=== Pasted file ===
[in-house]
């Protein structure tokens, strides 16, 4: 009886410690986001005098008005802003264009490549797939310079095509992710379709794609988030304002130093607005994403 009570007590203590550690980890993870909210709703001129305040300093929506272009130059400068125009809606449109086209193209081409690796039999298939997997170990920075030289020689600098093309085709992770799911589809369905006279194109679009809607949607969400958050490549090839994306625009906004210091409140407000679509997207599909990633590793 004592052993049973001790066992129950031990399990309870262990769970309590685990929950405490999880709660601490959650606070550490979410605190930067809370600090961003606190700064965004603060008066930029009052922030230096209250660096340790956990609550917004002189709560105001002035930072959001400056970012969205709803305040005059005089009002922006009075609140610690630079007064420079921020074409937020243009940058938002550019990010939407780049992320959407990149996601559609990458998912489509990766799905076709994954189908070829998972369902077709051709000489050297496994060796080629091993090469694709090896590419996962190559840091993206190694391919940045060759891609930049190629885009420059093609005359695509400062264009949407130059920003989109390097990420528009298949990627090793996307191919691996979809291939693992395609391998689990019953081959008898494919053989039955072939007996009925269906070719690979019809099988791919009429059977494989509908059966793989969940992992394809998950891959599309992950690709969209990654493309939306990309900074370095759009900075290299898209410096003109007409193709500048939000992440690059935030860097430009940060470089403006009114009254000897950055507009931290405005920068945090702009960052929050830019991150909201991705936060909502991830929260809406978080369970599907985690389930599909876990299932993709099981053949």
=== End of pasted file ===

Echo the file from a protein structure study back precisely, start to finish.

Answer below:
[in-house]
């Protein structure tokens, strides 16, 4: 009886410690986001005098008005802003264009490549797939310079095509992710379709794609988030304002130093607005994403 009570007590203590550690980890993870909210709703001129305040300093929506272009130059400068125009809606449109086209193209081409690796039999298939997997170990920075030289020689600098093309085709992770799911589809369905006279194109679009809607949607969400958050490549090839994306625009906004210091409140407000679509997207599909990633590793 004592052993049973001790066992129950031990399990309870262990769970309590685990929950405490999880709660601490959650606070550490979410605190930067809370600090961003606190700064965004603060008066930029009052922030230096209250660096340790956990609550917004002189709560105001002035930072959001400056970012969205709803305040005059005089009002922006009075609140610690630079007064420079921020074409937020243009940058938002550019990010939407780049992320959407990149996601559609990458998912489509990766799905076709994954189908070829998972369902077709051709000489050297496994060796080629091993090469694709090896590419996962190559840091993206190694391919940045060759891609930049190629885009420059093609005359695509400062264009949407130059920003989109390097990420528009298949990627090793996307191919691996979809291939693992395609391998689990019953081959008898494919053989039955072939007996009925269906070719690979019809099988791919009429059977494989509908059966793989969940992992394809998950891959599309992950690709969209990654493309939306990309900074370095759009900075290299898209410096003109007409193709500048939000992440690059935030860097430009940060470089403006009114009254000897950055507009931290405005920068945090702009960052929050830019991150909201991705936060909502991830929260809406978080369970599907985690389930599909876990299932993709099981053949």